How Can You Fix Loss of Cartilage in the Knee?

Knee pain, swelling, and tightness are common ailments experienced by older adults, and also by athletes. The knees are large joints that take on an incredible amount of pressure throughout the day – an impressive 11 times your weight if you are running. Because of being in constant use, they are highly susceptible to injuries as well as joint diseases such as osteoarthritis. In particular, knee cartilage loss as a result of plain old “wear and tear” is an issue that has a big impact on your health and mobility.

What Is Cartilage?

Cartilage is a soft but very strong tissue that cushions your joints, preventing your bones from rubbing against one another. In the knees, you have cartilage that covers the ends of your thigh bone (femur) and shinbone (tibia), called articular cartilage, as well as two C-shaped pieces of thick, tough cartilage called menisci (plural of meniscus) that absorb the shock of walking, running, sitting down, and standing up. 

What Causes Knee Cartilage Loss?

As noted above, cartilage can become weak or damaged simply as a result of normal use. As you age, the repeated use of your knees takes a toll on the cartilage. But there are other ways to damage cartilage, as well. Tears and injuries can happen while playing sports or executing sudden movements. Even people who are not athletes can put excessive strain on the knee joints over a period of time. A delivery driver, for example, who is constantly getting up and down from his truck and carrying heavy packages will put tremendous stress on the knee joints over time.

As the cartilage wears away, you can develop osteoarthritis. Osteoarthritis is not a disease, but a degenerative condition that results from the gradual erosion of the cartilage, causing discomfort, loss of flexibility, swelling, and a grating sensation as the joints move. It will affect the whole knee joint, and can cause bone deterioration and damage to other connective tissues in the knee.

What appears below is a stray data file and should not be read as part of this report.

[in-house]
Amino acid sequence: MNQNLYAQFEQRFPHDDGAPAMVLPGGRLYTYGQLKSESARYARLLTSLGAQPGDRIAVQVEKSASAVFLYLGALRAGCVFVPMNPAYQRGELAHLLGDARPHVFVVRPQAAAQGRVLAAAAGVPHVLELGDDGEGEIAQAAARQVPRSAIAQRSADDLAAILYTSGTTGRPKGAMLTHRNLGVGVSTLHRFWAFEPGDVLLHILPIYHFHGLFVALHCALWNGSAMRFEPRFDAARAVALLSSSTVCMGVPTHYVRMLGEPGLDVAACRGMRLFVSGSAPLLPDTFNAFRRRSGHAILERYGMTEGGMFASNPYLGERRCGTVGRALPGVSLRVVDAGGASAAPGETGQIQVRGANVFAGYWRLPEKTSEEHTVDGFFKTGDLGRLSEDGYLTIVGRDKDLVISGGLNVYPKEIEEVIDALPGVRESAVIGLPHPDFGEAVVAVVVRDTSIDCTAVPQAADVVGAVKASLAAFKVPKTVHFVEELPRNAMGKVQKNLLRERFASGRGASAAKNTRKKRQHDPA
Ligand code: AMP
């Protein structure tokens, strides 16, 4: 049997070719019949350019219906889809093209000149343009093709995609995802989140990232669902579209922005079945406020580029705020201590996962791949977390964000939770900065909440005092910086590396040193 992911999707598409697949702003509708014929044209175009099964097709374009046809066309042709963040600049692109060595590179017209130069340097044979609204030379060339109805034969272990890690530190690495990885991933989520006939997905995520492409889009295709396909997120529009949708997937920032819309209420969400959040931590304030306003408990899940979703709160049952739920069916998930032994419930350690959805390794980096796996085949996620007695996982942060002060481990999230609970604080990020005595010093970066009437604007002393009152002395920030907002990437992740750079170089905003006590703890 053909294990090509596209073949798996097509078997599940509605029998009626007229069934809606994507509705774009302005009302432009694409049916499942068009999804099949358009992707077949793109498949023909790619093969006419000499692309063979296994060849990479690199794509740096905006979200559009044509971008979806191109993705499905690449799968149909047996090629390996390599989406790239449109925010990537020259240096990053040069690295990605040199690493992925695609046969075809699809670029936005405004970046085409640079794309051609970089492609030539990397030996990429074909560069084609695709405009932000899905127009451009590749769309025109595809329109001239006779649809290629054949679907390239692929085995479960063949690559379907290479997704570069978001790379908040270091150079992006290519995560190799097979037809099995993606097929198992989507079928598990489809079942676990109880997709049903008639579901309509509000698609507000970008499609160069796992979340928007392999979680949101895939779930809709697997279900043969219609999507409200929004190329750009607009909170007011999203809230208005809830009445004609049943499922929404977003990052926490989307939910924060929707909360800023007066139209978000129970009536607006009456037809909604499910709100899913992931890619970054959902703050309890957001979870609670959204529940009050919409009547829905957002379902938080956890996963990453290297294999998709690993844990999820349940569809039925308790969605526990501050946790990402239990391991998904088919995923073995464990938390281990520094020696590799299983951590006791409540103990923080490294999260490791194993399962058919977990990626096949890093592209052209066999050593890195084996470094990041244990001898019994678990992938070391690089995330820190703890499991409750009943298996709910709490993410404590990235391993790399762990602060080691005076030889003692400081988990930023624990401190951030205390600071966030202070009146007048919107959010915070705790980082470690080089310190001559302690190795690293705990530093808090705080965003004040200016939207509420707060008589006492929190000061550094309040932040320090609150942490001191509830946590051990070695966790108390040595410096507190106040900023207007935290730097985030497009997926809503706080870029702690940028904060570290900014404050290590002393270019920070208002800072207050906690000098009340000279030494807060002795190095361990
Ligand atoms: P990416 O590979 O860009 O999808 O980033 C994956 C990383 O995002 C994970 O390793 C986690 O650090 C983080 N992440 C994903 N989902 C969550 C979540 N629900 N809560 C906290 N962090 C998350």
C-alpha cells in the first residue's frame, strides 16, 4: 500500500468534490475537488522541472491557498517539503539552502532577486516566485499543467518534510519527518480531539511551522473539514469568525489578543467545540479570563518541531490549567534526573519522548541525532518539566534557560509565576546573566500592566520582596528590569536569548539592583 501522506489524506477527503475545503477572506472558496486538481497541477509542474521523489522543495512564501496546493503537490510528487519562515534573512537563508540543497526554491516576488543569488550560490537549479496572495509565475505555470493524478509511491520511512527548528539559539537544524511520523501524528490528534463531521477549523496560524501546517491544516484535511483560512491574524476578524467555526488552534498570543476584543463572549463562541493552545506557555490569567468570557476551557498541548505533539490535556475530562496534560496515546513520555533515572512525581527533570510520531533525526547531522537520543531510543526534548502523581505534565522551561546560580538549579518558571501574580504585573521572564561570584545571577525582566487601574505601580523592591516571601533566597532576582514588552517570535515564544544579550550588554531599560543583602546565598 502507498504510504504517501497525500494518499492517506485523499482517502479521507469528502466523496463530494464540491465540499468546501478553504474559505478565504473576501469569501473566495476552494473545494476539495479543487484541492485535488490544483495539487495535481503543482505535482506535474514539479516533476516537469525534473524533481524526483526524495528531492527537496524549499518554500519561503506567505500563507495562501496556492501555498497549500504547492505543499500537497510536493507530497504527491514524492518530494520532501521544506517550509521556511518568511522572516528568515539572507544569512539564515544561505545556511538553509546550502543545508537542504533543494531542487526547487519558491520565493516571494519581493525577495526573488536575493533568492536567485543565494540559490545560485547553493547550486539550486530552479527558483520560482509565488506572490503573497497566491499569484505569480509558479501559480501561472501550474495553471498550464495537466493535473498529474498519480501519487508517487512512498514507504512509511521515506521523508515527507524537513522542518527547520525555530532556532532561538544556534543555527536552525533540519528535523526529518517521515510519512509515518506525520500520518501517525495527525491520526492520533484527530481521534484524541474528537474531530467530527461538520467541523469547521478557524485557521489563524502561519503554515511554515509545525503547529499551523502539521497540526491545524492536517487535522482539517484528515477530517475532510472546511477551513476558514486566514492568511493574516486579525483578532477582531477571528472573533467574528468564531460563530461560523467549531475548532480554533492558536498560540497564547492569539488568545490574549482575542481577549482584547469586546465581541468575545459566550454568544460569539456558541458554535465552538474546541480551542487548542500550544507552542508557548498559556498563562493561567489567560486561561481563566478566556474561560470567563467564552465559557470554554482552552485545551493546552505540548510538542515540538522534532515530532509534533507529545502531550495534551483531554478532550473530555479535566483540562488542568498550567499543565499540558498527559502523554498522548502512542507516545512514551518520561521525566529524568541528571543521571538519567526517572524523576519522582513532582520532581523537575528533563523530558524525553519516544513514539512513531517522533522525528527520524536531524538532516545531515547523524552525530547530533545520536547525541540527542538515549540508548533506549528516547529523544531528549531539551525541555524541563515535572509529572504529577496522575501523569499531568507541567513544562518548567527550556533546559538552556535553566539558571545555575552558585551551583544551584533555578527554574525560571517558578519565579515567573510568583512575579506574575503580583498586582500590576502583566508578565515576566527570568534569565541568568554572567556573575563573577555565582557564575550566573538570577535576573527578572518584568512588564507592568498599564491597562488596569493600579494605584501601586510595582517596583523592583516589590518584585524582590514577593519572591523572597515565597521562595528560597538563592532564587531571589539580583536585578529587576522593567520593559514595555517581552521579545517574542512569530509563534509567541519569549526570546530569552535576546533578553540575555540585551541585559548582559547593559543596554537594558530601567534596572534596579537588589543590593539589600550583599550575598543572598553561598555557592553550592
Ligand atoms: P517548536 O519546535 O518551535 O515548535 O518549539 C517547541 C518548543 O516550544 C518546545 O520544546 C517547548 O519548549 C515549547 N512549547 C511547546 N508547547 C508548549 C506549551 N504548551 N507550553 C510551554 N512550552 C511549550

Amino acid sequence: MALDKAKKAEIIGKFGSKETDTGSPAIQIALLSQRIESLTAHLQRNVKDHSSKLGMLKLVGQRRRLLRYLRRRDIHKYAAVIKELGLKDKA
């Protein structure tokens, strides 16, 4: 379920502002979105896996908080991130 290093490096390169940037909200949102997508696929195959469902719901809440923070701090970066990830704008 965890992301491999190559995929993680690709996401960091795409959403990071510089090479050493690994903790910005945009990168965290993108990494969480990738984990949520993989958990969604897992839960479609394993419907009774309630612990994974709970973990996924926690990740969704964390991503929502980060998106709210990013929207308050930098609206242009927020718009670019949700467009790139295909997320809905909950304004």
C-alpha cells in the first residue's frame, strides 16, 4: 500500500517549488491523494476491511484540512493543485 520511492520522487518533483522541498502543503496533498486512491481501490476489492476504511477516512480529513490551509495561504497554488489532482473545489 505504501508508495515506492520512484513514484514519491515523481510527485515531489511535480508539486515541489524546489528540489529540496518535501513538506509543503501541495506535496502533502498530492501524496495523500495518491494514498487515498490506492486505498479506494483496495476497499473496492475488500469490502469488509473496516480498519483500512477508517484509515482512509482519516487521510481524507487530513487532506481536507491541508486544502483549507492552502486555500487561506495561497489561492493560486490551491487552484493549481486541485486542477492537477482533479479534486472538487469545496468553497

Accordingly, while everyone experiences some cartilage degeneration, there are several factors that contribute to cartilage loss besides age, including:

  • Genetics;
  • Engagement in high-impact activities such as sports;
  • Being overweight;
  • Having had previous knee injuries.

Can You Fix Loss of Cartilage in the Knee?

With therapeutic techniques, sports medicine, or surgery, knee issues can usually be largely relieved and sometimes fully corrected. While the body will not regrow lost cartilage on its own, some minor cartilage injuries can be resolved without surgery. 

The least invasive method of treatment can be summed up with the acronym RICE: give the joint rest, apply ice regularly in 10 or 15 minutes intervals, wrap the knee with a compression bandage, and elevate the knee whenever you are sitting or laying down. In addition, take anti-inflammatory medications and over-the-counter or prescription pain relievers when necessary. However, if the loss of cartilage is significant, this method will only provide periodic or temporary relief.

Another non-radical method of addressing knee pain is to get corticosteroid injections. Like the RICE method, this does not actually resolve the cartilage damage but can relieve pain. Cortisone is a synthetic version of cortisol, which your body produces naturally. Cortisone is injected directly into the joint; it will reduce inflammation and calm the nerves, and usually provide pain relief for an extended period – for some patients, six months or more. It is possible to get another injection when the pain returns, although there is a limit to how often and how many times you can obtain this treatment. Consequently, during this period of pain relief, it is prudent to avoid injuring the knee further and to strengthen the surrounding muscles, so that the burden of supporting the joint is shifted more to the muscles. Physical therapy is strongly recommended.

In many cases, however, surgery is the best option for long-term pain relief and to prevent further degeneration. Thankfully, some cartilage tears can be treated with arthroscopic surgery – that is, a minimally invasive surgical technique. Common procedures that can be handled arthroscopically for cartilage injuries are trimming the damaged cartilage, or removing broken bits of cartilage. But if cartilage damage is serious, traditional surgery will be warranted.

To address serious cartilage damage, partial or total knee joint replacement is recommended. This procedure involves opening up the knee, removing the damaged portions, and replacing them with prosthetic devices. Knee replacement surgery is now commonplace and can be performed as an outpatient procedure. It yields great results, and prosthetic materials used for cartilage, bone are durable and robust. Although recovery takes several months, many people find that the relief from pain and the restoration of mobility are well worth the trade-off, particularly since the benefits of knee replacement surgery usually last for two decades or more. 
If you have knee pain, contact Tchejayan Orthopedics, today! At Tchejeyan Orthopaedics and Sports Medicine, we offer highly advanced orthopedic care aimed at getting you back to the activities you enjoy.